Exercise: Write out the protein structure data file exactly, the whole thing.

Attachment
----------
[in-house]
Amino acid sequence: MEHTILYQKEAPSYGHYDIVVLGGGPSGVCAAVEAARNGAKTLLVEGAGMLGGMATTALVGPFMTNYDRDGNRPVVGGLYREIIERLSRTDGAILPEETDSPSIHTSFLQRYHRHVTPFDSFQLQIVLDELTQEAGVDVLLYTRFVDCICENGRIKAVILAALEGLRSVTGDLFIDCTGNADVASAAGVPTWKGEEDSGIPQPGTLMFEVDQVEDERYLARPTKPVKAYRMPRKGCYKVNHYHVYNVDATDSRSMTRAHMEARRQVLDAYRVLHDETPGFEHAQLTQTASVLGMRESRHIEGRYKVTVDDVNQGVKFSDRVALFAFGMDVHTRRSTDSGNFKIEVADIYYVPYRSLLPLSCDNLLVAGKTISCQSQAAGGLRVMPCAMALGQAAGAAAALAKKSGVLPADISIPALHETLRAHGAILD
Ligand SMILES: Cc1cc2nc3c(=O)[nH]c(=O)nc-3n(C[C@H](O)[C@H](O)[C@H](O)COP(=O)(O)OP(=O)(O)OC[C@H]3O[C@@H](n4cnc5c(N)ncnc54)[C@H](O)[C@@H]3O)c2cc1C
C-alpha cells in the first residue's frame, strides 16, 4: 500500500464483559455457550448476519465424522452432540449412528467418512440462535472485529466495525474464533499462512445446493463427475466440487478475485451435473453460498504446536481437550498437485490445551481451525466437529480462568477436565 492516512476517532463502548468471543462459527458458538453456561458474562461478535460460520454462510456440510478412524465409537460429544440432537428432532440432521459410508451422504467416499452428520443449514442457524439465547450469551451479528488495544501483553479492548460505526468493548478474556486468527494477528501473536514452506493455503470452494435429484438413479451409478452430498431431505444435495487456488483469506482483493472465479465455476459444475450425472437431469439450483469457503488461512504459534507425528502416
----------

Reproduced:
[in-house]
Amino acid sequence: MEHTILYQKEAPSYGHYDIVVLGGGPSGVCAAVEAARNGAKTLLVEGAGMLGGMATTALVGPFMTNYDRDGNRPVVGGLYREIIERLSRTDGAILPEETDSPSIHTSFLQRYHRHVTPFDSFQLQIVLDELTQEAGVDVLLYTRFVDCICENGRIKAVILAALEGLRSVTGDLFIDCTGNADVASAAGVPTWKGEEDSGIPQPGTLMFEVDQVEDERYLARPTKPVKAYRMPRKGCYKVNHYHVYNVDATDSRSMTRAHMEARRQVLDAYRVLHDETPGFEHAQLTQTASVLGMRESRHIEGRYKVTVDDVNQGVKFSDRVALFAFGMDVHTRRSTDSGNFKIEVADIYYVPYRSLLPLSCDNLLVAGKTISCQSQAAGGLRVMPCAMALGQAAGAAAALAKKSGVLPADISIPALHETLRAHGAILD
Ligand SMILES: Cc1cc2nc3c(=O)[nH]c(=O)nc-3n(C[C@H](O)[C@H](O)[C@H](O)COP(=O)(O)OP(=O)(O)OC[C@H]3O[C@@H](n4cnc5c(N)ncnc54)[C@H](O)[C@@H]3O)c2cc1C
C-alpha cells in the first residue's frame, strides 16, 4: 500500500464483559455457550448476519465424522452432540449412528467418512440462535472485529466495525474464533499462512445446493463427475466440487478475485451435473453460498504446536481437550498437485490445551481451525466437529480462568477436565 492516512476517532463502548468471543462459527458458538453456561458474562461478535460460520454462510456440510478412524465409537460429544440432537428432532440432521459410508451422504467416499452428520443449514442457524439465547450469551451479528488495544501483553479492548460505526468493548478474556486468527494477528501473536514452506493455503470452494435429484438413479451409478452430498431431505444435495487456488483469506482483493472465479465455476459444475450425472437431469439450483469457503488461512504459534507425528502416